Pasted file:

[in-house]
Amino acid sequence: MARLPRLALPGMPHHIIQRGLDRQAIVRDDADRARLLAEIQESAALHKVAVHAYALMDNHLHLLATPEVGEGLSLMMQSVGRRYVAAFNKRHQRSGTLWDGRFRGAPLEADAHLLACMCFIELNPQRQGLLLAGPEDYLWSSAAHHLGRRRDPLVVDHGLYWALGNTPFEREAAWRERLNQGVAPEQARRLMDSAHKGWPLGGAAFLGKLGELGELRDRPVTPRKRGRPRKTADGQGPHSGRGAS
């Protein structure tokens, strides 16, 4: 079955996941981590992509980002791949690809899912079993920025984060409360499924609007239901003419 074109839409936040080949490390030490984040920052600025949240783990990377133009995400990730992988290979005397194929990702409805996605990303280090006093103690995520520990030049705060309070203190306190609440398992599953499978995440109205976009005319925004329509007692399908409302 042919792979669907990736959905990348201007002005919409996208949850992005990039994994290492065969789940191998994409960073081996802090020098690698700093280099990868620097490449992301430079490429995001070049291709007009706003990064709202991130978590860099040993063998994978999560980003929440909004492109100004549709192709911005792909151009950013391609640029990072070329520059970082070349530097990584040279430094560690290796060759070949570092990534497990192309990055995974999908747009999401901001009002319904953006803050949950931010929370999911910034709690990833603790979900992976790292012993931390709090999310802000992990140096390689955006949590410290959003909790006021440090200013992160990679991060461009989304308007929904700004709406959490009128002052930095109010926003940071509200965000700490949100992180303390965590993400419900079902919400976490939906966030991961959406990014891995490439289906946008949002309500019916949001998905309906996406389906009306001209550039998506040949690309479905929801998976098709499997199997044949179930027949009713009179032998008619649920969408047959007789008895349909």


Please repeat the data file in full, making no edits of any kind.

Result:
[in-house]
Amino acid sequence: MARLPRLALPGMPHHIIQRGLDRQAIVRDDADRARLLAEIQESAALHKVAVHAYALMDNHLHLLATPEVGEGLSLMMQSVGRRYVAAFNKRHQRSGTLWDGRFRGAPLEADAHLLACMCFIELNPQRQGLLLAGPEDYLWSSAAHHLGRRRDPLVVDHGLYWALGNTPFEREAAWRERLNQGVAPEQARRLMDSAHKGWPLGGAAFLGKLGELGELRDRPVTPRKRGRPRKTADGQGPHSGRGAS
């Protein structure tokens, strides 16, 4: 079955996941981590992509980002791949690809899912079993920025984060409360499924609007239901003419 074109839409936040080949490390030490984040920052600025949240783990990377133009995400990730992988290979005397194929990702409805996605990303280090006093103690995520520990030049705060309070203190306190609440398992599953499978995440109205976009005319925004329509007692399908409302 042919792979669907990736959905990348201007002005919409996208949850992005990039994994290492065969789940191998994409960073081996802090020098690698700093280099990868620097490449992301430079490429995001070049291709007009706003990064709202991130978590860099040993063998994978999560980003929440909004492109100004549709192709911005792909151009950013391609640029990072070329520059970082070349530097990584040279430094560690290796060759070949570092990534497990192309990055995974999908747009999401901001009002319904953006803050949950931010929370999911910034709690990833603790979900992976790292012993931390709090999310802000992990140096390689955006949590410290959003909790006021440090200013992160990679991060461009989304308007929904700004709406959490009128002052930095109010926003940071509200965000700490949100992180303390965590993400419900079902919400976490939906966030991961959406990014891995490439289906946008949002309500019916949001998905309906996406389906009306001209550039998506040949690309479905929801998976098709499997199997044949179930027949009713009179032998008619649920969408047959007789008895349909």